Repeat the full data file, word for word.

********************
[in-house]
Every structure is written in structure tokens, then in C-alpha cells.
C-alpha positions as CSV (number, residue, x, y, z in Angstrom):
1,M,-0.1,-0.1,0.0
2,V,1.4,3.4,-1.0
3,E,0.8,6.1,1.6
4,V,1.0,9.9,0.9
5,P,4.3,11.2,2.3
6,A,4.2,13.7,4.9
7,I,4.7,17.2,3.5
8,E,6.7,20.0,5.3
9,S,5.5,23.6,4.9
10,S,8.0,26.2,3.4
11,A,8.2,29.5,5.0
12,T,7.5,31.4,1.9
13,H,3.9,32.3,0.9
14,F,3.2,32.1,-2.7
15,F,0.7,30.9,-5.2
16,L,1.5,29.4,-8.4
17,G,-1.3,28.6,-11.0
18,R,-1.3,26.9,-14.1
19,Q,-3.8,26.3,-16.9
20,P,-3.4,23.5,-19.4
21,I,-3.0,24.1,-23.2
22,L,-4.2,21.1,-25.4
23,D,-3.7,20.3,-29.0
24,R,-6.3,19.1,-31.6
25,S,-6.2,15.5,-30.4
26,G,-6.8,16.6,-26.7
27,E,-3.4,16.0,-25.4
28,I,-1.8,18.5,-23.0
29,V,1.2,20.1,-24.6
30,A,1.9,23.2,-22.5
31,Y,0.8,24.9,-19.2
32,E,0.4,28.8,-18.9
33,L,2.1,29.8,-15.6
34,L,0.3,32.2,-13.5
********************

[in-house]
Every structure is written in structure tokens, then in C-alpha cells.
C-alpha positions as CSV (number, residue, x, y, z in Angstrom):
1,M,-0.1,-0.1,0.0
2,V,1.4,3.4,-1.0
3,E,0.8,6.1,1.6
4,V,1.0,9.9,0.9
5,P,4.3,11.2,2.3
6,A,4.2,13.7,4.9
7,I,4.7,17.2,3.5
8,E,6.7,20.0,5.3
9,S,5.5,23.6,4.9
10,S,8.0,26.2,3.4
11,A,8.2,29.5,5.0
12,T,7.5,31.4,1.9
13,H,3.9,32.3,0.9
14,F,3.2,32.1,-2.7
15,F,0.7,30.9,-5.2
16,L,1.5,29.4,-8.4
17,G,-1.3,28.6,-11.0
18,R,-1.3,26.9,-14.1
19,Q,-3.8,26.3,-16.9
20,P,-3.4,23.5,-19.4
21,I,-3.0,24.1,-23.2
22,L,-4.2,21.1,-25.4
23,D,-3.7,20.3,-29.0
24,R,-6.3,19.1,-31.6
25,S,-6.2,15.5,-30.4
26,G,-6.8,16.6,-26.7
27,E,-3.4,16.0,-25.4
28,I,-1.8,18.5,-23.0
29,V,1.2,20.1,-24.6
30,A,1.9,23.2,-22.5
31,Y,0.8,24.9,-19.2
32,E,0.4,28.8,-18.9
33,L,2.1,29.8,-15.6
34,L,0.3,32.2,-13.5